Ohio University

Aerial View of Acid Mine Drainage near Oreton, Ohio

John Sabraw – Art and Innovation

John Sabraw – Art and Innovation

Support our hard-working community of art and science students, volunteers and local citizens in making the Ohio and Mississippi Rivers healthier ecosystems, through the John Sabraw Art and Innovation Fund now. 

 

Give online now by selecting the "John Sabraw Arts and Innovation" Fund 
in the "Choose a Fund" drop down menu using the link below!


Donate Now


 

 

Throughout Central Appalachia and beyond, abandoned coal mines release acid mine drainage into the vast network of surrounding streams, harming aquatic life and the promise of clean water.

Where many may have seen despair, a few saw great opportunity.

Guy Riefler, a civil engineering professor at Ohio University invented a process to collect the contaminated water, filter out the iron, and gift the clean water back to nature. Enter artist and professor John Sabraw, who recognized the potential for the colored waste. The two created teams of art and engineering students who worked on site and in the university’s labs to wash the filtered iron, dry it, and finally grind it into iron oxide pigments. They were joined by Michelle Shively, Sunday Creek Watershed Coordinator and Rural Action.

Iron oxides make beautiful, lightfast and safe oil colors

Reclaimed iron oxide pigments being prepared.
Reclaimed iron oxide pigments being prepared. Photo by John Sabraw.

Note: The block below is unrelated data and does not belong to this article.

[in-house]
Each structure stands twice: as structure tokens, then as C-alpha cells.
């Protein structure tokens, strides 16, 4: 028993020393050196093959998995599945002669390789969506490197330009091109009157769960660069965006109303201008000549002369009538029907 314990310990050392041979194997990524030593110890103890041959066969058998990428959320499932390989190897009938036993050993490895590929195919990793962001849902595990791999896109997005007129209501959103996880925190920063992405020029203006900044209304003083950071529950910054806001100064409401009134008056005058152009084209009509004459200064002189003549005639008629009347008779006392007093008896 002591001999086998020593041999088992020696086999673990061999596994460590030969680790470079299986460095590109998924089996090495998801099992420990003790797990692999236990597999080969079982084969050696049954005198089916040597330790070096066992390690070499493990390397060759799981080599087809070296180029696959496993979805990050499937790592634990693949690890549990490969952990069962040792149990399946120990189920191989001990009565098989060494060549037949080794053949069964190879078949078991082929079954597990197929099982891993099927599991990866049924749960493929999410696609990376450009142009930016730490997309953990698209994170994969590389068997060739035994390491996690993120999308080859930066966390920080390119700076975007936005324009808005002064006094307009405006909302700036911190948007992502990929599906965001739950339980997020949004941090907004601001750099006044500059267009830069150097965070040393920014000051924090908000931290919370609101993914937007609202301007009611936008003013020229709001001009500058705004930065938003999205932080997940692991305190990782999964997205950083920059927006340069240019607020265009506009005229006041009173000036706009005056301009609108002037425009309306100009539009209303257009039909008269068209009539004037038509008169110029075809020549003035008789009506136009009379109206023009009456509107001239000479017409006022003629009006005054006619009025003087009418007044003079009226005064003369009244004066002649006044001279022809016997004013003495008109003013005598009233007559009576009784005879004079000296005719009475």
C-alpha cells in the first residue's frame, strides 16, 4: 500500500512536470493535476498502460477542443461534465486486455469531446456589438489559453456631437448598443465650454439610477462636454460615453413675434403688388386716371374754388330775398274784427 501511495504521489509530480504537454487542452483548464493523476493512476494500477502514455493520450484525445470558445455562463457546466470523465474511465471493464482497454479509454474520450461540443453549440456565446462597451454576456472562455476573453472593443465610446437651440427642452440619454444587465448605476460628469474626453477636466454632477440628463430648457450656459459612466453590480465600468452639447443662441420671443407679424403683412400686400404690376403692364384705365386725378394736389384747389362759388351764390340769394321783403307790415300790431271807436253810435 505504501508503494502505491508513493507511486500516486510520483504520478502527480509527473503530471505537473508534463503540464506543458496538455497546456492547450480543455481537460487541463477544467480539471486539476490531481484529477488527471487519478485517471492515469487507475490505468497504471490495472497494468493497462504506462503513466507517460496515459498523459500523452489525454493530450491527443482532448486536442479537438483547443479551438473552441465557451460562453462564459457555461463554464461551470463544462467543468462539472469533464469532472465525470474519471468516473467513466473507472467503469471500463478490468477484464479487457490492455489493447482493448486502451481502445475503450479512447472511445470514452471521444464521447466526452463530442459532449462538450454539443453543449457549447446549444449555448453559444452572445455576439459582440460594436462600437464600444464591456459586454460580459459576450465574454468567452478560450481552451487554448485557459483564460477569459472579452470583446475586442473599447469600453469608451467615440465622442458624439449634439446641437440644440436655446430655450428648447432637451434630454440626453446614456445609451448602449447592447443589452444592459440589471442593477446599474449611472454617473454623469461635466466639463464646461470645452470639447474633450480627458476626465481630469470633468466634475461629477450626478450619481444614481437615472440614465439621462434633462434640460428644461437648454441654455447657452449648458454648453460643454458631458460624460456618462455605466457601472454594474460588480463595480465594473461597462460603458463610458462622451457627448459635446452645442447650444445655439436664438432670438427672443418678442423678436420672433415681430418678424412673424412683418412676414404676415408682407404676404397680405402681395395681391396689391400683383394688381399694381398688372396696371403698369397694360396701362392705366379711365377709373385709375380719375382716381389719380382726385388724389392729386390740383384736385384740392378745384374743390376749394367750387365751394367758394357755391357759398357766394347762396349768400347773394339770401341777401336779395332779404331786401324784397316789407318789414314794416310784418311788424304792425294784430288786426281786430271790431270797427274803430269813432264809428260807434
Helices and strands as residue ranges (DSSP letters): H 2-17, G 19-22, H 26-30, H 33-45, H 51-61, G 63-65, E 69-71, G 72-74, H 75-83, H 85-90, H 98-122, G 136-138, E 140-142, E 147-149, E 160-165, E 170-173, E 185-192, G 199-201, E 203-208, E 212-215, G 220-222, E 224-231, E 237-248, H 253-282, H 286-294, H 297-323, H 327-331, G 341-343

Gamblin Reclaimed Earth Colors
Gamblin Reclaimed Earth Colors

Gamblin Reclaimed Earth Colors

Every speck of pigment in these tubes has been painstakingly reclaimed from waters tainted by iron released from historical coal mines in rural Ohio.

This set of Reclaimed Earth Colors is the first product to come out of John and Guy’s efforts to capture iron at its source. A full-scale True Pigments water treatment facility is in the works to further clean the region’s waterways, treating the largest acid mine drainage discharge in the state of Ohio, and provide iron oxide pigments to other industries.

Your Donations at Work

Your donation supports this hard-working community of art and science students, volunteers and local citizens to make the Ohio and Mississippi Rivers healthier ecosystems.

 

Give online now by selecting the "John Sabraw Arts and Innovation" Fund 
in the "Choose a Fund" drop down menu using the link below!


Donate Now

 

Art and Innovation in the News

TED talk: https://youtu.be/6Qz1HVcRu7g
The Grist: https://grist.org/justice/coal-pollution-turned-an-appalachian-creek-orange-locals-are-using-it-to-make-paint/
BBC Radio's Art of Now: Filth https://www.bbc.co.uk/programmes/m000dpjh

John Sabraw, Michelle Shively, Guy Riefler and our Americorps and Rural Action volunteers at the Corning, Ohio acid mine seep.
John Sabraw, Michelle Shively, Guy Riefler and our Americorps and Rural Action volunteers at the Corning, Ohio acid mine seep.